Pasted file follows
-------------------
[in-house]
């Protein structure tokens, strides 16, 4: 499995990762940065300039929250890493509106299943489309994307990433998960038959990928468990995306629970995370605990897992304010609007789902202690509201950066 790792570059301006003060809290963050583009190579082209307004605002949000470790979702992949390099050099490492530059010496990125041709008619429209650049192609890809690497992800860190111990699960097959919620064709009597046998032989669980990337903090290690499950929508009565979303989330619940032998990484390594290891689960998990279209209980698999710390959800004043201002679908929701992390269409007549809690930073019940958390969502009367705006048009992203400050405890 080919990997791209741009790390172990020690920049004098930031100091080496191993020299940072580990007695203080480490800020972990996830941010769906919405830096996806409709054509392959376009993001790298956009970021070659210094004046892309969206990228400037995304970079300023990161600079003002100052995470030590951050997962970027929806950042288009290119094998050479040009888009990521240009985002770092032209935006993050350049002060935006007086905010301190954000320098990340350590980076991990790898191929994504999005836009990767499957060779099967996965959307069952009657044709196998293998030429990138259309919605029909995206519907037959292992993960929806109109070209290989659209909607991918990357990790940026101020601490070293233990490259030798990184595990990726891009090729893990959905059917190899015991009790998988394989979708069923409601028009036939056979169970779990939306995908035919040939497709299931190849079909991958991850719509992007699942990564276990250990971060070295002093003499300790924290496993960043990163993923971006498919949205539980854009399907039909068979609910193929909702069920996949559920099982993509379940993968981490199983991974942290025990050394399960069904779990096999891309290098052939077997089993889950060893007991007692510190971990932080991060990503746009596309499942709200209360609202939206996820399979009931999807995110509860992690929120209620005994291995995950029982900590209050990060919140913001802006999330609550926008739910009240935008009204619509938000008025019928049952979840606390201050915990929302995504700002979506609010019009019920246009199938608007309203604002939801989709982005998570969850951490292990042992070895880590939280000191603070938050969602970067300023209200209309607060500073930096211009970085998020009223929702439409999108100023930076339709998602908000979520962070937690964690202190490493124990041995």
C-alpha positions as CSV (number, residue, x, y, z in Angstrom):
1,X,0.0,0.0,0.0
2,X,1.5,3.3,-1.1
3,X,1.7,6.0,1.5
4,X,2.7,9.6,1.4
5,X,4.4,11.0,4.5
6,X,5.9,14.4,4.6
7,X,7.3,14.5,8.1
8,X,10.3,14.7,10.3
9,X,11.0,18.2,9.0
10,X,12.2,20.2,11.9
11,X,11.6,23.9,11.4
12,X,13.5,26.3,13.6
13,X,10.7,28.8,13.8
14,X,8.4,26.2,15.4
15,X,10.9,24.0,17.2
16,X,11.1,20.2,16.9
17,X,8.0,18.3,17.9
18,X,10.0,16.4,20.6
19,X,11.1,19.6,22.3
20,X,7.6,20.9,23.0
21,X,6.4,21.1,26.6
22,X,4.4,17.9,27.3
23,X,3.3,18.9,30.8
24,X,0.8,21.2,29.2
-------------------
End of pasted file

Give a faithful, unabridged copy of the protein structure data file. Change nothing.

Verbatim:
[in-house]
């Protein structure tokens, strides 16, 4: 499995990762940065300039929250890493509106299943489309994307990433998960038959990928468990995306629970995370605990897992304010609007789902202690509201950066 790792570059301006003060809290963050583009190579082209307004605002949000470790979702992949390099050099490492530059010496990125041709008619429209650049192609890809690497992800860190111990699960097959919620064709009597046998032989669980990337903090290690499950929508009565979303989330619940032998990484390594290891689960998990279209209980698999710390959800004043201002679908929701992390269409007549809690930073019940958390969502009367705006048009992203400050405890 080919990997791209741009790390172990020690920049004098930031100091080496191993020299940072580990007695203080480490800020972990996830941010769906919405830096996806409709054509392959376009993001790298956009970021070659210094004046892309969206990228400037995304970079300023990161600079003002100052995470030590951050997962970027929806950042288009290119094998050479040009888009990521240009985002770092032209935006993050350049002060935006007086905010301190954000320098990340350590980076991990790898191929994504999005836009990767499957060779099967996965959307069952009657044709196998293998030429990138259309919605029909995206519907037959292992993960929806109109070209290989659209909607991918990357990790940026101020601490070293233990490259030798990184595990990726891009090729893990959905059917190899015991009790998988394989979708069923409601028009036939056979169970779990939306995908035919040939497709299931190849079909991958991850719509992007699942990564276990250990971060070295002093003499300790924290496993960043990163993923971006498919949205539980854009399907039909068979609910193929909702069920996949559920099982993509379940993968981490199983991974942290025990050394399960069904779990096999891309290098052939077997089993889950060893007991007692510190971990932080991060990503746009596309499942709200209360609202939206996820399979009931999807995110509860992690929120209620005994291995995950029982900590209050990060919140913001802006999330609550926008739910009240935008009204619509938000008025019928049952979840606390201050915990929302995504700002979506609010019009019920246009199938608007309203604002939801989709982005998570969850951490292990042992070895880590939280000191603070938050969602970067300023209200209309607060500073930096211009970085998020009223929702439409999108100023930076339709998602908000979520962070937690964690202190490493124990041995």
C-alpha positions as CSV (number, residue, x, y, z in Angstrom):
1,X,0.0,0.0,0.0
2,X,1.5,3.3,-1.1
3,X,1.7,6.0,1.5
4,X,2.7,9.6,1.4
5,X,4.4,11.0,4.5
6,X,5.9,14.4,4.6
7,X,7.3,14.5,8.1
8,X,10.3,14.7,10.3
9,X,11.0,18.2,9.0
10,X,12.2,20.2,11.9
11,X,11.6,23.9,11.4
12,X,13.5,26.3,13.6
13,X,10.7,28.8,13.8
14,X,8.4,26.2,15.4
15,X,10.9,24.0,17.2
16,X,11.1,20.2,16.9
17,X,8.0,18.3,17.9
18,X,10.0,16.4,20.6
19,X,11.1,19.6,22.3
20,X,7.6,20.9,23.0
21,X,6.4,21.1,26.6
22,X,4.4,17.9,27.3
23,X,3.3,18.9,30.8
24,X,0.8,21.2,29.2